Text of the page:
Pleasant Valley Connection
“This is the community’s building. Whatever the community wants to see here, this is what we do.” - Leda Young, Executive Director
Summer 2021 was a spirited time at Pleasant Valley Connection. Youth and teens attending Elite Summer Enrichment Camp enjoyed swimming, skating, STEAM activities and 4-H, as well as visits from professionals speaking about careers and a conservation program provided by Greenville Water. With calls coming in from parents wanting to enroll their children, fall promised to be just as busy.
“This place is buzzing,” says Executive Director Leda Young. “What makes us most excited is that the kids are happy just being kids after being isolated. With the help of the Community Foundation and others, we’ve been able to plan engaging activities to revitalize them and help make real-life connections to what they are learning.”
During the pandemic, PVC closed for a time and shifted to providing basic needs, becoming a distribution center for food. With safety measures in place, the organization reopened with smaller numbers for summer camp. Then what had been an after-school program became a full-day hub for students to attend virtual school with staff members tutoring and monitoring assignments.
“We realized it was critical to have some sense of normalcy for the children,” Young says. “The families trusted us so much, some kept their children in the program when school opened back up.”
The virtual hub was a lifeline for Saliah Smith, 12, and her family. Her mother, Maxine Wilkes, is an essential worker, and needed a safe place for her daughter to stay during the school day. Grant funding for essential workers covered her tuition.
“That was a huge help for us and relieved a lot of pressure. It’s truly been a blessing in our lives,” Wilkes says, praising Young’s leadership. “The future’s so bright for the whole community because of her.”
Now a rising seventh grader, Saliah participates in PVC’s Talented Tenth Teen program. Community Foundation grants of S25,000 in 2020 and $12,500 in 2021 helped cover expenses for the teen center, including the salary of the new director, Devette Green. Finding the right person for the role was essential, Young says, to take the program to the next level, achieve measurable results and transform the lives of young people.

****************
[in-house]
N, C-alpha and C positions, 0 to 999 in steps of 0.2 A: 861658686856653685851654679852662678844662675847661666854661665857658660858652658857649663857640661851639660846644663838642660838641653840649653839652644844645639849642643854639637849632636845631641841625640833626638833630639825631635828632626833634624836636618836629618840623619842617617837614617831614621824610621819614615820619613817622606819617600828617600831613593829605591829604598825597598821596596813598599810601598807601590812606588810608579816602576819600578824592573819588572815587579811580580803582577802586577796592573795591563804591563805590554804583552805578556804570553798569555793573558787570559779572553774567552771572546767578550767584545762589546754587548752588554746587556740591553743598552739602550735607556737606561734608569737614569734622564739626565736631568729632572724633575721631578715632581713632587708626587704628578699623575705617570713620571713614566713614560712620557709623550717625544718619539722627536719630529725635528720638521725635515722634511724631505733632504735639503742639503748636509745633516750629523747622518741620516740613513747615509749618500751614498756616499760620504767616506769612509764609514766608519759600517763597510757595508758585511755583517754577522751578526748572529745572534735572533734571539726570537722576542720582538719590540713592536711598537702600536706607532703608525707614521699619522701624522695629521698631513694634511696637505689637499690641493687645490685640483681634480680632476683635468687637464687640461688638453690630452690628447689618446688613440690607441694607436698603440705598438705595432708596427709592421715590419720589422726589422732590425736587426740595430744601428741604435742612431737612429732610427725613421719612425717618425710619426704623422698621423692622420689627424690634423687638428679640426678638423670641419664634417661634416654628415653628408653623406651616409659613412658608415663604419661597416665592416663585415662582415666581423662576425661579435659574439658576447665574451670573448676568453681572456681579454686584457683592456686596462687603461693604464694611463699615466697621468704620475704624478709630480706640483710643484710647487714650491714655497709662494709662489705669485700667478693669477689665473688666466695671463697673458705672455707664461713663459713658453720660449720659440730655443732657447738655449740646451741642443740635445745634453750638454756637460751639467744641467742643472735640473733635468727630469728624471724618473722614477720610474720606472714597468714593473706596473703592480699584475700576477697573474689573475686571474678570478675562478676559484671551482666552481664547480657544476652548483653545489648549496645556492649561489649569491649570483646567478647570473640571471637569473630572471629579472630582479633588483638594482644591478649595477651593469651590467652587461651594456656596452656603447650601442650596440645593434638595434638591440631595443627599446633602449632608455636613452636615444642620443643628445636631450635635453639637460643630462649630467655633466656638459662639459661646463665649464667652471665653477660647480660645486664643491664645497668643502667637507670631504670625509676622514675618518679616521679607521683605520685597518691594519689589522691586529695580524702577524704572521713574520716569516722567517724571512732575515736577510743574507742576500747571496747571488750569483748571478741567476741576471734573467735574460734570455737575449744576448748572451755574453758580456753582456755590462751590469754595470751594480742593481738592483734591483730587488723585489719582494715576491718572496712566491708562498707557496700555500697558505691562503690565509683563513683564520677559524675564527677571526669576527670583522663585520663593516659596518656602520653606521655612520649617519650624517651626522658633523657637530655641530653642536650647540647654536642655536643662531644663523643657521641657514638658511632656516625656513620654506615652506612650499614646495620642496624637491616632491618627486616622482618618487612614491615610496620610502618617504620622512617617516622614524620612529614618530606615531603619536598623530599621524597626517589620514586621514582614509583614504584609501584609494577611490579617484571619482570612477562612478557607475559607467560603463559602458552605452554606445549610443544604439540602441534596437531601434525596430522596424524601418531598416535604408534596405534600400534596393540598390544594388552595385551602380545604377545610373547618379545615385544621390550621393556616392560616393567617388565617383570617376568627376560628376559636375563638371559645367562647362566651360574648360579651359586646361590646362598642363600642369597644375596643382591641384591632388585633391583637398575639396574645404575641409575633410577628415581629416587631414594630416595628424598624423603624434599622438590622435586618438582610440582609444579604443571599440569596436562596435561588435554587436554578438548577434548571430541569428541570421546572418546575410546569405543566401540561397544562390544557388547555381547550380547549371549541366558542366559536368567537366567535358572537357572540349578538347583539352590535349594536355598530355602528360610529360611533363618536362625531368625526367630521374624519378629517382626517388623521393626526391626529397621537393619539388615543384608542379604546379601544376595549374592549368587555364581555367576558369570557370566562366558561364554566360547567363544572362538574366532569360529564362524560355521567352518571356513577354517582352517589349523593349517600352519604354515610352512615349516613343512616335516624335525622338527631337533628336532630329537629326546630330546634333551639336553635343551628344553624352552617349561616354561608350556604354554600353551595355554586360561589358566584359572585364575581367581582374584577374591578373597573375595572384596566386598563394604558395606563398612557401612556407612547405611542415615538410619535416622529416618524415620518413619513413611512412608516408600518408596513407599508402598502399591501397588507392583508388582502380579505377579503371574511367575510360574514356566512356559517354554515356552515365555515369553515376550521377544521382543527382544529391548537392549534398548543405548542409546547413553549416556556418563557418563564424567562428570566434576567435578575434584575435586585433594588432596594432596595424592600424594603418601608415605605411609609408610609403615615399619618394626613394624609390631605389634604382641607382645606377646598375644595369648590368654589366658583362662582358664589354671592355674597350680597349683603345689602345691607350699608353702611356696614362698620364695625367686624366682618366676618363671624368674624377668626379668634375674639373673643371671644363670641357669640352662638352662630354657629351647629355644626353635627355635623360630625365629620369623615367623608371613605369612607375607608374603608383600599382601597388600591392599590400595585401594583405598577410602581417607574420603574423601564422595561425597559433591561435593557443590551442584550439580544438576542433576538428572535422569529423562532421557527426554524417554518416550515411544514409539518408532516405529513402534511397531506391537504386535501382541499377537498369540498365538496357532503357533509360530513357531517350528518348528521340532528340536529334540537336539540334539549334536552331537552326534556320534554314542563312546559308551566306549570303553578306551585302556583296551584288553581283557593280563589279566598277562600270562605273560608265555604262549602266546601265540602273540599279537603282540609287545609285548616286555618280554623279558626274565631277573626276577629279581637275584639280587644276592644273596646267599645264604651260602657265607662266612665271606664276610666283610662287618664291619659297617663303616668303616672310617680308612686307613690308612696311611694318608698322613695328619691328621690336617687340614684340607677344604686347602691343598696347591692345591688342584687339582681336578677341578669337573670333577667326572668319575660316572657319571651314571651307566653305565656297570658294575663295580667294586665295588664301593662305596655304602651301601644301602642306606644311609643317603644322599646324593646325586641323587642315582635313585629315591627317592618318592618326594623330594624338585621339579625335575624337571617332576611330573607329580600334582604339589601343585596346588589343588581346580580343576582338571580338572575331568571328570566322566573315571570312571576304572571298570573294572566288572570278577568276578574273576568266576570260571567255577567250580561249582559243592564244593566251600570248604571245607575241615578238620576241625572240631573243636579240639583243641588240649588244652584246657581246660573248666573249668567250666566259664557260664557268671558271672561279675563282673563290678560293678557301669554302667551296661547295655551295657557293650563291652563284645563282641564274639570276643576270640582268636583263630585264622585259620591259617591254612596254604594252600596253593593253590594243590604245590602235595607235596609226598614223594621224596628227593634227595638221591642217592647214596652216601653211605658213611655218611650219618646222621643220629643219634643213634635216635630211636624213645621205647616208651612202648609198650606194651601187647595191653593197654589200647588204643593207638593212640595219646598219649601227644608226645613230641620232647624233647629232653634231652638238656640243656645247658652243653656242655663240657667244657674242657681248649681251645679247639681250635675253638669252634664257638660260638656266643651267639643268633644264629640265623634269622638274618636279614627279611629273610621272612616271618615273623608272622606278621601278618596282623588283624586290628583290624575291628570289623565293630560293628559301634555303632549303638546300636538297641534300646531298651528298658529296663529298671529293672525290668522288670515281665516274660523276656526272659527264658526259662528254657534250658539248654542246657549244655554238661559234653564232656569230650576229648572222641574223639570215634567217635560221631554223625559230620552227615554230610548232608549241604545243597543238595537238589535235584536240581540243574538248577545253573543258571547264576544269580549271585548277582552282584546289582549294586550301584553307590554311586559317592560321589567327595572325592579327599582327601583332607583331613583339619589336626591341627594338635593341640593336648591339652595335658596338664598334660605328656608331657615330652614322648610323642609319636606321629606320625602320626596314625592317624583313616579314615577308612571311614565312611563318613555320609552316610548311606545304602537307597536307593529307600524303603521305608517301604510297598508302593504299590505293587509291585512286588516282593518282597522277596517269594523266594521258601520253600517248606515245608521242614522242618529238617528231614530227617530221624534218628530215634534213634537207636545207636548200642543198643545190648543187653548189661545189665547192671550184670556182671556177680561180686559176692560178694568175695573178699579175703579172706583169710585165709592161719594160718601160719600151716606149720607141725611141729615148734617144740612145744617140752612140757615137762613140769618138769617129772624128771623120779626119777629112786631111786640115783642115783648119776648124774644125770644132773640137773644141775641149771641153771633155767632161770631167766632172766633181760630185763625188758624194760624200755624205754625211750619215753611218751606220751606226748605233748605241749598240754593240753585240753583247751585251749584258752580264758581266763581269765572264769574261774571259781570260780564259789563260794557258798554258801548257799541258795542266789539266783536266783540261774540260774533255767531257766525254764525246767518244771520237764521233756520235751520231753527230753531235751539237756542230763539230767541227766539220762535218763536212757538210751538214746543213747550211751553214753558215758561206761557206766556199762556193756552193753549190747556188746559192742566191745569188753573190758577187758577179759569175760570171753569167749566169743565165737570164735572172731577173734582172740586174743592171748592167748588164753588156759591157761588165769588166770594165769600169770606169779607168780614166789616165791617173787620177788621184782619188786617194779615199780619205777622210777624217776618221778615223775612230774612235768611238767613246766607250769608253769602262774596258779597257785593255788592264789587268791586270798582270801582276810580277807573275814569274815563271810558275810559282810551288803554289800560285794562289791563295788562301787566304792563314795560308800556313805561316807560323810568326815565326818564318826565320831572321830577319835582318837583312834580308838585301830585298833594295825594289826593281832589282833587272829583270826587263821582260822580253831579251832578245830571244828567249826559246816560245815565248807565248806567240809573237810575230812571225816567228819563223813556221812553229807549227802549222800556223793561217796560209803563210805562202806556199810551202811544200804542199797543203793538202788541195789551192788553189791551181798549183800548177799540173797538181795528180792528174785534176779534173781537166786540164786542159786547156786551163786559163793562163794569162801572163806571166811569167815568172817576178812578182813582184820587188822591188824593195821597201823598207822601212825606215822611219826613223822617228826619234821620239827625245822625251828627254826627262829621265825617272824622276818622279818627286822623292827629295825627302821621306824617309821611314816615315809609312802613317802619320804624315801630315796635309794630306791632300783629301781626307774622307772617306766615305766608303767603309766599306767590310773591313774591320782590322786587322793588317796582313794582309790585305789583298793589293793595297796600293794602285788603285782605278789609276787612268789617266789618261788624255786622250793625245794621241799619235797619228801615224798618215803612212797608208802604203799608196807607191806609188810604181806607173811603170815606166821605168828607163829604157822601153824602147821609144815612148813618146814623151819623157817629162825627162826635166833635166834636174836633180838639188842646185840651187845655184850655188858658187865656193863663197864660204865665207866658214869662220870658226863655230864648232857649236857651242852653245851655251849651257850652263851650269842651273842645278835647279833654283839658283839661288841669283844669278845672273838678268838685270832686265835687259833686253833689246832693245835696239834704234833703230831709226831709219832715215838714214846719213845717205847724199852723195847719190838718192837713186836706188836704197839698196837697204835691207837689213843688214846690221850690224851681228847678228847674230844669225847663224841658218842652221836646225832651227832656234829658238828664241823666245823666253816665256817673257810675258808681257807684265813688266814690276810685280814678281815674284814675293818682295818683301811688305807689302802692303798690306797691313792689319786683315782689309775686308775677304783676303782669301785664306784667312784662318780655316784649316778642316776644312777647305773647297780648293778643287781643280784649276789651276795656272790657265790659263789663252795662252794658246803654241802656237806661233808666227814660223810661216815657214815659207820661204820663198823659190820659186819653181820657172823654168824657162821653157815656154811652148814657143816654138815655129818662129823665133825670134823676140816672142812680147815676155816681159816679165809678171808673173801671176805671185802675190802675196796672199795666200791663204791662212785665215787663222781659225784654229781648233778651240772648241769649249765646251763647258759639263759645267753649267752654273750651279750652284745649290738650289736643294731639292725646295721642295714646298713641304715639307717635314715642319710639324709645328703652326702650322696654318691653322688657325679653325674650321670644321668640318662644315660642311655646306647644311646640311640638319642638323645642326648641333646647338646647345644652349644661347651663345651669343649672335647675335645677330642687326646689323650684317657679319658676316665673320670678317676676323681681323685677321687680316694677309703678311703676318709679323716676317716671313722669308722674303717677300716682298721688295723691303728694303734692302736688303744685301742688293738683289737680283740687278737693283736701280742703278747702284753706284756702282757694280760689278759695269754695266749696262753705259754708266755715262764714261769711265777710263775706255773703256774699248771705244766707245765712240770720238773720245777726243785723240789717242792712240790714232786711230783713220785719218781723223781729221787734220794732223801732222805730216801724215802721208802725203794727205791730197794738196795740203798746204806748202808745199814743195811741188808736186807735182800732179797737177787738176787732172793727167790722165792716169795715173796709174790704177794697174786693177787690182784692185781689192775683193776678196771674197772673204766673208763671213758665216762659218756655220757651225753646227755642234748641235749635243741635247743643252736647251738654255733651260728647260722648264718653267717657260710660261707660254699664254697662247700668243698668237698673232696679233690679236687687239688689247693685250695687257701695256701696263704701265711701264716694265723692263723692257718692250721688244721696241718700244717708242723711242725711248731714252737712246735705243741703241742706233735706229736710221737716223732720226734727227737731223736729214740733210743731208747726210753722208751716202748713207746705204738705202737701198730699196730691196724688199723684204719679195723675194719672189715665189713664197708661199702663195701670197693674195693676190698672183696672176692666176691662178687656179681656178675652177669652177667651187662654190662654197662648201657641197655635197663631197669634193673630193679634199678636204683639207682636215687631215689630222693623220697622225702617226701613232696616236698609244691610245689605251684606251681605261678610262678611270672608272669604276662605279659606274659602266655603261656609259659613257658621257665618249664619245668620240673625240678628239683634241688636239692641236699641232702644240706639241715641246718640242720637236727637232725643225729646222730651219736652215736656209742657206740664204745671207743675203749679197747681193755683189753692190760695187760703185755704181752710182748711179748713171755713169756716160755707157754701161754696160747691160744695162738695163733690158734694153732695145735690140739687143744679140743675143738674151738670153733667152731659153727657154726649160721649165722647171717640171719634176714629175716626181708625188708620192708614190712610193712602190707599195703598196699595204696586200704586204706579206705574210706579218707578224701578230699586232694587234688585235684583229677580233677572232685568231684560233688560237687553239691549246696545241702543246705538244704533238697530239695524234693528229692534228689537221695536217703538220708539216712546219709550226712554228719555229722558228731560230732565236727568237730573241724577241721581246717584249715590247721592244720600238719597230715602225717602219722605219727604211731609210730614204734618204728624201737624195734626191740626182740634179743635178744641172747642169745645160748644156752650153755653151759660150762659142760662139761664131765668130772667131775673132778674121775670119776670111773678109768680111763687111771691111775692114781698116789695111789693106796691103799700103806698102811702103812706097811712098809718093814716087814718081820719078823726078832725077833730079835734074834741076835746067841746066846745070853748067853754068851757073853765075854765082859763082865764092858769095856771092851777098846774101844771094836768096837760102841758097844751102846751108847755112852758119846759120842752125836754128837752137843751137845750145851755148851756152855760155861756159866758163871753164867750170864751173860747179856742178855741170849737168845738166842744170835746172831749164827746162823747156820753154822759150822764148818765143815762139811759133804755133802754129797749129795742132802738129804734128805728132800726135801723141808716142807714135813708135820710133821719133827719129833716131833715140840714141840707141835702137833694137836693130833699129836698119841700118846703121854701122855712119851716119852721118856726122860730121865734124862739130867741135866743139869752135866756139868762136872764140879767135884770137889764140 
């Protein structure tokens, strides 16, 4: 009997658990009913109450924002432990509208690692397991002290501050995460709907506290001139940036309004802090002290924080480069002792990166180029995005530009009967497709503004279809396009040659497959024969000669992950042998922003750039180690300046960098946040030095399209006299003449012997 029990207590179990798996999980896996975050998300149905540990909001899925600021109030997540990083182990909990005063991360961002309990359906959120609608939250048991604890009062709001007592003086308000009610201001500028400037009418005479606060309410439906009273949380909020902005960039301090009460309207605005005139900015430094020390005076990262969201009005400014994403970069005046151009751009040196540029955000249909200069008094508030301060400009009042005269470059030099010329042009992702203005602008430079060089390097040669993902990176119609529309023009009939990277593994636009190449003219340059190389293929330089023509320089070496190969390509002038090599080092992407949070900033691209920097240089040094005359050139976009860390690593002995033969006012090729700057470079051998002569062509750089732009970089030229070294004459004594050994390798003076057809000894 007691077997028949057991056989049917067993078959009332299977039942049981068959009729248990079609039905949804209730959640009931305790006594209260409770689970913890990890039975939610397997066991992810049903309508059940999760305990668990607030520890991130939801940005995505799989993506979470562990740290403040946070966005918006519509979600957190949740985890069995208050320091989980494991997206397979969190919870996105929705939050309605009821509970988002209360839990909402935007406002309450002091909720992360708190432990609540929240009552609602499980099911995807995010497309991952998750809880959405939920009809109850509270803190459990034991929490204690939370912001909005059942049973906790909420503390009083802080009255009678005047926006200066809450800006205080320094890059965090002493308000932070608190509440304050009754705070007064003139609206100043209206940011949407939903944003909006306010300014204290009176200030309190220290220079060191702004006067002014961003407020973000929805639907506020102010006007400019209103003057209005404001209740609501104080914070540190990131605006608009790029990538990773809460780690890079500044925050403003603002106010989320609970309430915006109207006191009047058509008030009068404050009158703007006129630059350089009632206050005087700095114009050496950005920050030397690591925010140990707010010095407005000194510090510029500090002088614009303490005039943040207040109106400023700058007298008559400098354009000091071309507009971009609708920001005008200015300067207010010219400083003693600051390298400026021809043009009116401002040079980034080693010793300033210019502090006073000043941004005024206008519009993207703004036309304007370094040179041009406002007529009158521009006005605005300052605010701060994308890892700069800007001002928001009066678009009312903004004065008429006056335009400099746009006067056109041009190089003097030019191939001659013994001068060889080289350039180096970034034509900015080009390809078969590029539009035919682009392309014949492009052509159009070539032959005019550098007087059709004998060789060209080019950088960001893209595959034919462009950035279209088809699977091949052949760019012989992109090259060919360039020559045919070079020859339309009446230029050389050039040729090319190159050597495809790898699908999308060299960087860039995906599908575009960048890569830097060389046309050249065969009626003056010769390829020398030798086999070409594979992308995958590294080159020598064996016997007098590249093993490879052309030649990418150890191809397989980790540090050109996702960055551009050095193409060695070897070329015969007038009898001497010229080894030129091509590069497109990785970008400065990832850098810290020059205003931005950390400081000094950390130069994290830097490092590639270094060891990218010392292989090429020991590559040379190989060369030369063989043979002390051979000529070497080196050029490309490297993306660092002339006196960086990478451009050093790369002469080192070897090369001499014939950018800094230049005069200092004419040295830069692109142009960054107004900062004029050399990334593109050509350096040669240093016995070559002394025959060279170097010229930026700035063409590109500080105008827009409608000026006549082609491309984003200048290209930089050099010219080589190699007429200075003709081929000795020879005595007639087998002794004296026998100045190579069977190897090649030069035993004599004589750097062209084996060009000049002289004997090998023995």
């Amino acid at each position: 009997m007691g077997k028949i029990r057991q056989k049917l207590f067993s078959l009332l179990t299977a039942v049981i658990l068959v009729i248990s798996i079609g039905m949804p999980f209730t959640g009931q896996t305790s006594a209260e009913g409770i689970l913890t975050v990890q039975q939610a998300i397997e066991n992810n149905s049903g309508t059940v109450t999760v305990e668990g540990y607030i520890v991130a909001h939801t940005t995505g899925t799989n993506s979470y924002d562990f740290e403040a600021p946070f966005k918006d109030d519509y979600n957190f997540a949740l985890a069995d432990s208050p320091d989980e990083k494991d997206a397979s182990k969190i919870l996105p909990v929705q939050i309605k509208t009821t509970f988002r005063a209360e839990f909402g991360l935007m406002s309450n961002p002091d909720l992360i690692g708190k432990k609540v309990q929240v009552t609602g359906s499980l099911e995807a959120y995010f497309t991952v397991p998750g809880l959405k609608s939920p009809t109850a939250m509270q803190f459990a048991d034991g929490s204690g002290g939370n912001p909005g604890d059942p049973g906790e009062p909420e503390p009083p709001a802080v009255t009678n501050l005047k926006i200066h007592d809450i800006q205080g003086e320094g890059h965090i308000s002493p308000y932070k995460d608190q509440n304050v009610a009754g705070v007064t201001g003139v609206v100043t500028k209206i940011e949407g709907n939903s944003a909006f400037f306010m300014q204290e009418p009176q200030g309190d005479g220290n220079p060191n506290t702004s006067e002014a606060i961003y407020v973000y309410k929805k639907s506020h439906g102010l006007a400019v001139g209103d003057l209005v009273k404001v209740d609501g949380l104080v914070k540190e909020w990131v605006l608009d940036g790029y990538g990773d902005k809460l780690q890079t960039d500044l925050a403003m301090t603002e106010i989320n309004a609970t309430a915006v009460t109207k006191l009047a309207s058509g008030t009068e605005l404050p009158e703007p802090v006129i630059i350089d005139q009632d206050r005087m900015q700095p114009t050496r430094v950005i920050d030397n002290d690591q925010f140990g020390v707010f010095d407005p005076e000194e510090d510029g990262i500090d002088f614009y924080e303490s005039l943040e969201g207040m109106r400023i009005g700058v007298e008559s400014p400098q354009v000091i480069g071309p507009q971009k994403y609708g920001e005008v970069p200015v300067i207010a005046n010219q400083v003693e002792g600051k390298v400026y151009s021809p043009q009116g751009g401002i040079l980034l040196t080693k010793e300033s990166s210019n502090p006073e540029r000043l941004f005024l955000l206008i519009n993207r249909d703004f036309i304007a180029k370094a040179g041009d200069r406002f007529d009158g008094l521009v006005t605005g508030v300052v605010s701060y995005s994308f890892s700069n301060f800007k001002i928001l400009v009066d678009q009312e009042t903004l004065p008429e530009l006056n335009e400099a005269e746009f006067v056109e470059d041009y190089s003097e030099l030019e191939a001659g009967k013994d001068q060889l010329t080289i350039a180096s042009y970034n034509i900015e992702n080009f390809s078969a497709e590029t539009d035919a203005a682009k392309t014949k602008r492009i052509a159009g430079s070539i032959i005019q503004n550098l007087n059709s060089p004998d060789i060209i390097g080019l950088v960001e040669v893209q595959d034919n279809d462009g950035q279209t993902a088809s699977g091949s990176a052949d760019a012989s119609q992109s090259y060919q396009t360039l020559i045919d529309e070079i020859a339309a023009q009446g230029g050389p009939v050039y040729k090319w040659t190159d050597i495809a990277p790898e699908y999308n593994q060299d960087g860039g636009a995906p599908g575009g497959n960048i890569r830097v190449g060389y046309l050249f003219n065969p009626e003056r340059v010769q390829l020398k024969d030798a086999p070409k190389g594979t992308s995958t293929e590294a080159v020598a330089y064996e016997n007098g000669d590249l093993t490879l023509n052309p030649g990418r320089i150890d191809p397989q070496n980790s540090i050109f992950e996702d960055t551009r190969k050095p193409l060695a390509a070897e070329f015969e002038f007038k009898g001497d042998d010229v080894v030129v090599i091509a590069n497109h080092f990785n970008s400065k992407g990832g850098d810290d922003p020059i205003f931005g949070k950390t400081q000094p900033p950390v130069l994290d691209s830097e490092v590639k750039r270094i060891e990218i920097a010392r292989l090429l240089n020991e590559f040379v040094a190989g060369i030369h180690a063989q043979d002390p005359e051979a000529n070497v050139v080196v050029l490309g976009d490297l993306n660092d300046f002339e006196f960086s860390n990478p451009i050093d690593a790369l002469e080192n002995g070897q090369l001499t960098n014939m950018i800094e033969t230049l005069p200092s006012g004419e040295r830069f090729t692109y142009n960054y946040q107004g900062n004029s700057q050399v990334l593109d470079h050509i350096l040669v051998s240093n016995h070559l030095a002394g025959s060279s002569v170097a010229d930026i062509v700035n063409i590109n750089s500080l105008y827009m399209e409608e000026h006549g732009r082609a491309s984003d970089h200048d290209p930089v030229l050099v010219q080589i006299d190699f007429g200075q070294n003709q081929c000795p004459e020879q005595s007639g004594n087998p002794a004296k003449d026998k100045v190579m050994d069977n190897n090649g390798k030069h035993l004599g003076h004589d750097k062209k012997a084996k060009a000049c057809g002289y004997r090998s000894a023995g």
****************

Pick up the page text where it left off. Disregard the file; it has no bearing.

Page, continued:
Saliah has thrived in the program. “Our director wants us to have fun, but she makes it educational at the same time, so you get benefits from things you enjoy doing,” she says.
Saliah was one of three Pleasant Valley students selected to attend a summer Teen Leadership Conference through Clemson 4-H. She’s excited to meet new people and learn skills, and thinks it’s a good opportunity for her future. She’ll be attending with a good friend, and Young looks forward to seeing what the young ladies will bring back from the experience.
“They’re both very bright students,” Young says, “This leadership opportunity will probably be the beginning of many for them.”
In addition to programming for young people, the center fills other needs in the Pleasant Valley community, and is a meeting space for local events. Senior Action, whose activities at Pleasant Valley were on hold during the pandemic, will resume meeting in September 2021.
To better serve residents who lacked a convenient place to buy fresh produce and often relied on dollar stores for grocery purchases, PVC leaders organized a farmer’s market in November and December of 2020. In April 2021, they kicked off the new growing season with a plant sale and brought the monthly Greens and Things Market back again in May, giving families access to healthy vegan food.
“This is the community’s building,” Young says. “Whatever the community wants to see here, this is what we do.”